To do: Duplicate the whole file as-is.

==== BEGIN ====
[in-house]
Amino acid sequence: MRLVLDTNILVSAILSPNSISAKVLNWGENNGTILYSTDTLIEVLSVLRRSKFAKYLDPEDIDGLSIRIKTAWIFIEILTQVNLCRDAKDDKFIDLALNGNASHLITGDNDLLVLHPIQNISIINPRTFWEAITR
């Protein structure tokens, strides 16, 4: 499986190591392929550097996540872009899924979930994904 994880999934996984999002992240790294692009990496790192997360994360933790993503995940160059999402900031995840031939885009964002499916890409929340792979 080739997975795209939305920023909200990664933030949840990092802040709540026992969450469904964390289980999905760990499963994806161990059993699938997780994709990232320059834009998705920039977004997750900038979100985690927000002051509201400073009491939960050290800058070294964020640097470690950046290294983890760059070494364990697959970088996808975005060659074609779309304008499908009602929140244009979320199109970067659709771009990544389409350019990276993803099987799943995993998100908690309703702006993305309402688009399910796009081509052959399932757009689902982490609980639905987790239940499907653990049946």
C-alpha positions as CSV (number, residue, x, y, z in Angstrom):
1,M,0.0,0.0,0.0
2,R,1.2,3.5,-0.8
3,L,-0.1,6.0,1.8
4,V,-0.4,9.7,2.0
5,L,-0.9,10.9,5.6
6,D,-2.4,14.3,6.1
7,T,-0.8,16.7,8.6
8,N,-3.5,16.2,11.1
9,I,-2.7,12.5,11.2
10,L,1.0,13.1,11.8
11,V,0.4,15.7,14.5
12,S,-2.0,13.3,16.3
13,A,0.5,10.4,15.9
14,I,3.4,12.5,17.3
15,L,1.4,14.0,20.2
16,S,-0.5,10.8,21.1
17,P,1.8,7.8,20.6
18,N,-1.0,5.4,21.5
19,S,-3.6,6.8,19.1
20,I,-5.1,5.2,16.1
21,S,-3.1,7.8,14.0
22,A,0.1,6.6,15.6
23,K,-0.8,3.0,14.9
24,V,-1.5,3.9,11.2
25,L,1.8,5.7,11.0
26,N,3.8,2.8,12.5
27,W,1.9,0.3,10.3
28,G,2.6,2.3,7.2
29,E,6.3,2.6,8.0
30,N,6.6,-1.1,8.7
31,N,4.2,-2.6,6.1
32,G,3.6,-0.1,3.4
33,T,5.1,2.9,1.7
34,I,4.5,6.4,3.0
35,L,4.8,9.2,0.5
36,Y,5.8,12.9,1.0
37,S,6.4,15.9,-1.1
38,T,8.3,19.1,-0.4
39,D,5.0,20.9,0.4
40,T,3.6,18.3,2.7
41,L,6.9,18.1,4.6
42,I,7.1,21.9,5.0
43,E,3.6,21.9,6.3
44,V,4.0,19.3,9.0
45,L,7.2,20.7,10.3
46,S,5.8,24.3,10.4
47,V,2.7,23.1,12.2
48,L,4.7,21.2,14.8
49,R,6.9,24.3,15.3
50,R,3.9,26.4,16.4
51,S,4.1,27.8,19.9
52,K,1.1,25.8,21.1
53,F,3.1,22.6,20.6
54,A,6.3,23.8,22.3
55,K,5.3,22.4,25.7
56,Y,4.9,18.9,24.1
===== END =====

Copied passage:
[in-house]
Amino acid sequence: MRLVLDTNILVSAILSPNSISAKVLNWGENNGTILYSTDTLIEVLSVLRRSKFAKYLDPEDIDGLSIRIKTAWIFIEILTQVNLCRDAKDDKFIDLALNGNASHLITGDNDLLVLHPIQNISIINPRTFWEAITR
């Protein structure tokens, strides 16, 4: 499986190591392929550097996540872009899924979930994904 994880999934996984999002992240790294692009990496790192997360994360933790993503995940160059999402900031995840031939885009964002499916890409929340792979 080739997975795209939305920023909200990664933030949840990092802040709540026992969450469904964390289980999905760990499963994806161990059993699938997780994709990232320059834009998705920039977004997750900038979100985690927000002051509201400073009491939960050290800058070294964020640097470690950046290294983890760059070494364990697959970088996808975005060659074609779309304008499908009602929140244009979320199109970067659709771009990544389409350019990276993803099987799943995993998100908690309703702006993305309402688009399910796009081509052959399932757009689902982490609980639905987790239940499907653990049946």
C-alpha positions as CSV (number, residue, x, y, z in Angstrom):
1,M,0.0,0.0,0.0
2,R,1.2,3.5,-0.8
3,L,-0.1,6.0,1.8
4,V,-0.4,9.7,2.0
5,L,-0.9,10.9,5.6
6,D,-2.4,14.3,6.1
7,T,-0.8,16.7,8.6
8,N,-3.5,16.2,11.1
9,I,-2.7,12.5,11.2
10,L,1.0,13.1,11.8
11,V,0.4,15.7,14.5
12,S,-2.0,13.3,16.3
13,A,0.5,10.4,15.9
14,I,3.4,12.5,17.3
15,L,1.4,14.0,20.2
16,S,-0.5,10.8,21.1
17,P,1.8,7.8,20.6
18,N,-1.0,5.4,21.5
19,S,-3.6,6.8,19.1
20,I,-5.1,5.2,16.1
21,S,-3.1,7.8,14.0
22,A,0.1,6.6,15.6
23,K,-0.8,3.0,14.9
24,V,-1.5,3.9,11.2
25,L,1.8,5.7,11.0
26,N,3.8,2.8,12.5
27,W,1.9,0.3,10.3
28,G,2.6,2.3,7.2
29,E,6.3,2.6,8.0
30,N,6.6,-1.1,8.7
31,N,4.2,-2.6,6.1
32,G,3.6,-0.1,3.4
33,T,5.1,2.9,1.7
34,I,4.5,6.4,3.0
35,L,4.8,9.2,0.5
36,Y,5.8,12.9,1.0
37,S,6.4,15.9,-1.1
38,T,8.3,19.1,-0.4
39,D,5.0,20.9,0.4
40,T,3.6,18.3,2.7
41,L,6.9,18.1,4.6
42,I,7.1,21.9,5.0
43,E,3.6,21.9,6.3
44,V,4.0,19.3,9.0
45,L,7.2,20.7,10.3
46,S,5.8,24.3,10.4
47,V,2.7,23.1,12.2
48,L,4.7,21.2,14.8
49,R,6.9,24.3,15.3
50,R,3.9,26.4,16.4
51,S,4.1,27.8,19.9
52,K,1.1,25.8,21.1
53,F,3.1,22.6,20.6
54,A,6.3,23.8,22.3
55,K,5.3,22.4,25.7
56,Y,4.9,18.9,24.1